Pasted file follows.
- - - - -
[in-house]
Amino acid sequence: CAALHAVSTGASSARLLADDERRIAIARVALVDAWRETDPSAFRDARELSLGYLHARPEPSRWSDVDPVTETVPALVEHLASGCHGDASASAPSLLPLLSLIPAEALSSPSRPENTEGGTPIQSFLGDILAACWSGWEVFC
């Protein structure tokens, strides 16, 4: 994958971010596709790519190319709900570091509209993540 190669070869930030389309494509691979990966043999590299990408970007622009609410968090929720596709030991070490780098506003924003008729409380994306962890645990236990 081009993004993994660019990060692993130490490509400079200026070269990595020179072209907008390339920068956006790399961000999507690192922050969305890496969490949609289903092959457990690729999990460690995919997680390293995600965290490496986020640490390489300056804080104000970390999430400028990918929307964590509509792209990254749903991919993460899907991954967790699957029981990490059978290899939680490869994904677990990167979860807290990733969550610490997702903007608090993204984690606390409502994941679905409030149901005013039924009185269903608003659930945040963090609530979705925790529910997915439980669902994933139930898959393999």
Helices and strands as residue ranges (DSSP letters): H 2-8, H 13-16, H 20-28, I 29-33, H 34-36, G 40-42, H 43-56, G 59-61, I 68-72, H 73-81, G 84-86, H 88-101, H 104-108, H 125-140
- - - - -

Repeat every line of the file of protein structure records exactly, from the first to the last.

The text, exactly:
[in-house]
Amino acid sequence: CAALHAVSTGASSARLLADDERRIAIARVALVDAWRETDPSAFRDARELSLGYLHARPEPSRWSDVDPVTETVPALVEHLASGCHGDASASAPSLLPLLSLIPAEALSSPSRPENTEGGTPIQSFLGDILAACWSGWEVFC
């Protein structure tokens, strides 16, 4: 994958971010596709790519190319709900570091509209993540 190669070869930030389309494509691979990966043999590299990408970007622009609410968090929720596709030991070490780098506003924003008729409380994306962890645990236990 081009993004993994660019990060692993130490490509400079200026070269990595020179072209907008390339920068956006790399961000999507690192922050969305890496969490949609289903092959457990690729999990460690995919997680390293995600965290490496986020640490390489300056804080104000970390999430400028990918929307964590509509792209990254749903991919993460899907991954967790699957029981990490059978290899939680490869994904677990990167979860807290990733969550610490997702903007608090993204984690606390409502994941679905409030149901005013039924009185269903608003659930945040963090609530979705925790529910997915439980669902994933139930898959393999």
Helices and strands as residue ranges (DSSP letters): H 2-8, H 13-16, H 20-28, I 29-33, H 34-36, G 40-42, H 43-56, G 59-61, I 68-72, H 73-81, G 84-86, H 88-101, H 104-108, H 125-140